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In the summer prior to Steve Kerr ever coaching a game for the Golden State Warriors, they remember him walking through randomly open office doors to plead his case. To whomever would listen, he tried to persuade them to his way of thinking: We cannot trade Klay Thompson.
The package available to Golden State for Minnesota’s Kevin Love had become a live wire within the Warriors. The proposed deal had supporters in the highest levels of the franchise. Some were adamant to do the trade, some torn, but Kerr never, ever blinked.
No way, he told everyone. He had come to coach the Splash Brothers – Klay Thompson and Steph Curry – and his insistence played a significant part in swaying ownership and management to keep Thompson.
They never regretted the decision – not when the Warriors won the NBA championship two years ago, not when Thompson saved the season in the conference finals against Oklahoma City a year ago, and not Monday night, when the Warriors wouldn’t have traded Thompson for any player on the planet.
Klay Thompson scored 60 points – without a fourth-quarter appearance. Klay Thompson had a 30-point quarter and a 40-point half, and Thompson couldn’t miss. Those arms of teammates and fans reaching for the sky on every basket made it look like some kind of a revival inside Oracle Arena.
This has been the story of the NBA this season: I’ll top you. On a night when Russell Westbrook delivered his sixth consecutive triple-double (32 points, 13 rebounds and 12 assists), and James Harden dropped 37-8-8, and Memphis’ Marc Gasol buried the New Orleans Pelicans in double OT with a triple-double, everyone else turned out be a mere opening act.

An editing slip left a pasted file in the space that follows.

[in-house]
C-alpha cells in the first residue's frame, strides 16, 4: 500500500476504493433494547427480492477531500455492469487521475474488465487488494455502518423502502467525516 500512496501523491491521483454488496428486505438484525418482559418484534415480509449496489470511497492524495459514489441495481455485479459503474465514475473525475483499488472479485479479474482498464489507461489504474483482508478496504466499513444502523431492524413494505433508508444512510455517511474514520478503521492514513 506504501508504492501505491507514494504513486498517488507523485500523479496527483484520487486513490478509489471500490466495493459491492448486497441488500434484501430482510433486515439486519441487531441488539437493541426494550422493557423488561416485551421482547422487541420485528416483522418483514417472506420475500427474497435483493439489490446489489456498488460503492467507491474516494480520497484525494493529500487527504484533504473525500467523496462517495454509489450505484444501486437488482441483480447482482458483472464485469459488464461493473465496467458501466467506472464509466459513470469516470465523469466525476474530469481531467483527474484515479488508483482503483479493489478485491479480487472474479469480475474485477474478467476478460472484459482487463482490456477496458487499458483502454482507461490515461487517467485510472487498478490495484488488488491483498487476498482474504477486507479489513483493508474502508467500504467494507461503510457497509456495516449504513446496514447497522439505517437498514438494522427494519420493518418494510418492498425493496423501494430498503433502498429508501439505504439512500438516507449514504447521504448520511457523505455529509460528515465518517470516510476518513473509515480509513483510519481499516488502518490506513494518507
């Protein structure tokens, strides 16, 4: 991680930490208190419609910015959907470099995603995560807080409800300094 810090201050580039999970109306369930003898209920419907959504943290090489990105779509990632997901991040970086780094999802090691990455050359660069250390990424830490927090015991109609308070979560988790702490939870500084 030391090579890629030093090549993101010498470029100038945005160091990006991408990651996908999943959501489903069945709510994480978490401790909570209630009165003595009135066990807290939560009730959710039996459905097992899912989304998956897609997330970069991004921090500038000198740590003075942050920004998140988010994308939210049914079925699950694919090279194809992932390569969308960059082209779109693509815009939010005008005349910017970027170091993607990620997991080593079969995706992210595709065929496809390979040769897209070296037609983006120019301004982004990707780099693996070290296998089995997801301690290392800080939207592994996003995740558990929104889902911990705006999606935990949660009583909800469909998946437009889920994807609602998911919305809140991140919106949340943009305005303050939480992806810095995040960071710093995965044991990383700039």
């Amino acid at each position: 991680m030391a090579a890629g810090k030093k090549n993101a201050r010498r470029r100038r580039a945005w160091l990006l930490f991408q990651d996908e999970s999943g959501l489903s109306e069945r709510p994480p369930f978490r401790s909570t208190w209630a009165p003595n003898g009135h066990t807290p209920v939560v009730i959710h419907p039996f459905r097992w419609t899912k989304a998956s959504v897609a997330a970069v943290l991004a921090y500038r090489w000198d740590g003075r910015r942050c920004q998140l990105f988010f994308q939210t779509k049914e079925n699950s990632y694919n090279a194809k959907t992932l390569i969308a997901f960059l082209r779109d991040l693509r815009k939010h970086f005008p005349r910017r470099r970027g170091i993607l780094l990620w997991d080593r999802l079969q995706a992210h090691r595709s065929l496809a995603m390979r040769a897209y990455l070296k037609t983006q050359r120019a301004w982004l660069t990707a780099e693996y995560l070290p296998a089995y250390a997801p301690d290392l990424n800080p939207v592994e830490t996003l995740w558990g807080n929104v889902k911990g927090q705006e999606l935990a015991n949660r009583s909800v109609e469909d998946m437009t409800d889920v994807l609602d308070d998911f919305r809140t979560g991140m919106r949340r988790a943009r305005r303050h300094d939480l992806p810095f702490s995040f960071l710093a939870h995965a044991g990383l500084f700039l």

The Warriors are the best show in sports, because they have three superstars with the talent to give everyone else one of these headaches. Curry and Kevin Durant have formed a genius partnership, but it’s only worked because they’ve made room for Thompson, too.
He doesn’t demand the ball, nor ask for much of the spotlight, but Thompson never wants his politeness mistaken for indifference. He cares deeply about his craft, and one of the Warriors’ top priorities has been to make sure that the arrival of Durant hasn’t suffocated him.
Across 60 points in 29 minutes Monday night – the best three quarters out of an NBA scorer since Kobe Bryant’s 62 against the Dallas Mavericks in 2005 – Thompson had set himself apart for history. For Warriors general manager Bob Myers, Thompson is one more victory in player evaluation, one more draft-night coup.
Five and half years ago, a call had come into Myers inside the Warriors’ facility. Within 48 hours of the 2011 draft, the San Antonio Spurs had flown in Thompson for a clandestine workout and meeting with Gregg Popovich and R.C. Buford.
Myers had known the Spurs were aggressively pushing for a trade into the Toronto Raptors’ fifth spot to draft Lithuanian center Jonas Valanciunas, a move the Warriors wanted to make themselves. Short of that deal, Myers had a sneaking suspicion that the Spurs were moving toward a Plan B: cutting a deal to bound over the Warriors’ 11th overall pick and take Thompson.
Golden State believed this, too: At No. 10, the Milwaukee Bucks wanted to draft Thompson as well.
“Consensus was hard with our group,” Myers once told me, “but we had it with drafting Klay.”
History changed course on draft night, when the Bucks traded out of No. 10 and the Sacramento Kings moved into the spot – wanting Jimmer Fredette.
Before long, the Spurs were finalizing a deal to get to No. 15 for their own franchise-changing player: Kawhi Leonard.
“What had felt desperate had now become a hope,” Myers told me. “We had hope we could get him now.”
The Warriors did get Klay Thompson, and never let him go. On his way to 60 points on Monday night, on the Warriors’ way to 18 victories in 21 games, they’ve never once regretted it.